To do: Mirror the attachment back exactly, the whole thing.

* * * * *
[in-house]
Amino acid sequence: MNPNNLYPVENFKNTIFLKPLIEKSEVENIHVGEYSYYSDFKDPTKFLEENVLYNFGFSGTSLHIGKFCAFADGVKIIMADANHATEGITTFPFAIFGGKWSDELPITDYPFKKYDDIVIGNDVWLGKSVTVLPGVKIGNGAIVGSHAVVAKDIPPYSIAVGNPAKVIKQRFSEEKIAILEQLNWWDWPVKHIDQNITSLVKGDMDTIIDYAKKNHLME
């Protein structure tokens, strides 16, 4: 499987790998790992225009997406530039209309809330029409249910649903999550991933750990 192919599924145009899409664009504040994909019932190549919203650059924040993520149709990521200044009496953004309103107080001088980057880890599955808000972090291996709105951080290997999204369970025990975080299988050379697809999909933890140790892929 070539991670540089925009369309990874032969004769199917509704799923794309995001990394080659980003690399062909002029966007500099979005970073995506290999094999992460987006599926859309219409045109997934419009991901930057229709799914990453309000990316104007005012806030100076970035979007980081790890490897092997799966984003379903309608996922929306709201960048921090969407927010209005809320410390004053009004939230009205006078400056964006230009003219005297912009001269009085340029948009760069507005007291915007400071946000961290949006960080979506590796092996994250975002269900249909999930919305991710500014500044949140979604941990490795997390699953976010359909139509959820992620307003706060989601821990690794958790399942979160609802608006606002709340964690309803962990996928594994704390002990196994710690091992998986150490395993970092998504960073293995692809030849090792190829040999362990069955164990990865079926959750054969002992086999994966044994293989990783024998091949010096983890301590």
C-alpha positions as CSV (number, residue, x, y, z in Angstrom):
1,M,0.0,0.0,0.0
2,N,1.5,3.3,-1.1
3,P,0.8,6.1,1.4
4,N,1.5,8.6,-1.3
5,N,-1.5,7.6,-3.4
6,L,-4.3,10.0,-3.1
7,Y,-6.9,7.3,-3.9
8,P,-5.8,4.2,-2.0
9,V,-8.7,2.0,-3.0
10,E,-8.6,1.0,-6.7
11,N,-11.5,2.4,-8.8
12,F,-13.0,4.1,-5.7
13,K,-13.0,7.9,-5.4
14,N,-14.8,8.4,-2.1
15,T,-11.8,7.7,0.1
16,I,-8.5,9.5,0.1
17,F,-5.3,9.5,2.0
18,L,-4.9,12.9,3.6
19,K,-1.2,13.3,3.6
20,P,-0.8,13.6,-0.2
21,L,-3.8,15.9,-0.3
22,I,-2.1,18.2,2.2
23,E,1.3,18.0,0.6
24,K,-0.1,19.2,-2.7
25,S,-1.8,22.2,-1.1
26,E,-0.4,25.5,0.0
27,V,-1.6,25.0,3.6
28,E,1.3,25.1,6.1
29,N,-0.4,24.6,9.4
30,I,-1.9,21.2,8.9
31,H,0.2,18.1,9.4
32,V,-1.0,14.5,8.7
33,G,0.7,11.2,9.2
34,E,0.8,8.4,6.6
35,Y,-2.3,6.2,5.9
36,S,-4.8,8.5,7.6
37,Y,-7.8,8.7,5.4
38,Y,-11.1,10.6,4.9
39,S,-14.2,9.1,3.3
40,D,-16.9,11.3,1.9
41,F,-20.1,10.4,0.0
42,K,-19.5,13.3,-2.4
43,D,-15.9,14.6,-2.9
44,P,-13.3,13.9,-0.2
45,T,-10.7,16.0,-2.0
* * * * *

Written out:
[in-house]
Amino acid sequence: MNPNNLYPVENFKNTIFLKPLIEKSEVENIHVGEYSYYSDFKDPTKFLEENVLYNFGFSGTSLHIGKFCAFADGVKIIMADANHATEGITTFPFAIFGGKWSDELPITDYPFKKYDDIVIGNDVWLGKSVTVLPGVKIGNGAIVGSHAVVAKDIPPYSIAVGNPAKVIKQRFSEEKIAILEQLNWWDWPVKHIDQNITSLVKGDMDTIIDYAKKNHLME
């Protein structure tokens, strides 16, 4: 499987790998790992225009997406530039209309809330029409249910649903999550991933750990 192919599924145009899409664009504040994909019932190549919203650059924040993520149709990521200044009496953004309103107080001088980057880890599955808000972090291996709105951080290997999204369970025990975080299988050379697809999909933890140790892929 070539991670540089925009369309990874032969004769199917509704799923794309995001990394080659980003690399062909002029966007500099979005970073995506290999094999992460987006599926859309219409045109997934419009991901930057229709799914990453309000990316104007005012806030100076970035979007980081790890490897092997799966984003379903309608996922929306709201960048921090969407927010209005809320410390004053009004939230009205006078400056964006230009003219005297912009001269009085340029948009760069507005007291915007400071946000961290949006960080979506590796092996994250975002269900249909999930919305991710500014500044949140979604941990490795997390699953976010359909139509959820992620307003706060989601821990690794958790399942979160609802608006606002709340964690309803962990996928594994704390002990196994710690091992998986150490395993970092998504960073293995692809030849090792190829040999362990069955164990990865079926959750054969002992086999994966044994293989990783024998091949010096983890301590």
C-alpha positions as CSV (number, residue, x, y, z in Angstrom):
1,M,0.0,0.0,0.0
2,N,1.5,3.3,-1.1
3,P,0.8,6.1,1.4
4,N,1.5,8.6,-1.3
5,N,-1.5,7.6,-3.4
6,L,-4.3,10.0,-3.1
7,Y,-6.9,7.3,-3.9
8,P,-5.8,4.2,-2.0
9,V,-8.7,2.0,-3.0
10,E,-8.6,1.0,-6.7
11,N,-11.5,2.4,-8.8
12,F,-13.0,4.1,-5.7
13,K,-13.0,7.9,-5.4
14,N,-14.8,8.4,-2.1
15,T,-11.8,7.7,0.1
16,I,-8.5,9.5,0.1
17,F,-5.3,9.5,2.0
18,L,-4.9,12.9,3.6
19,K,-1.2,13.3,3.6
20,P,-0.8,13.6,-0.2
21,L,-3.8,15.9,-0.3
22,I,-2.1,18.2,2.2
23,E,1.3,18.0,0.6
24,K,-0.1,19.2,-2.7
25,S,-1.8,22.2,-1.1
26,E,-0.4,25.5,0.0
27,V,-1.6,25.0,3.6
28,E,1.3,25.1,6.1
29,N,-0.4,24.6,9.4
30,I,-1.9,21.2,8.9
31,H,0.2,18.1,9.4
32,V,-1.0,14.5,8.7
33,G,0.7,11.2,9.2
34,E,0.8,8.4,6.6
35,Y,-2.3,6.2,5.9
36,S,-4.8,8.5,7.6
37,Y,-7.8,8.7,5.4
38,Y,-11.1,10.6,4.9
39,S,-14.2,9.1,3.3
40,D,-16.9,11.3,1.9
41,F,-20.1,10.4,0.0
42,K,-19.5,13.3,-2.4
43,D,-15.9,14.6,-2.9
44,P,-13.3,13.9,-0.2
45,T,-10.7,16.0,-2.0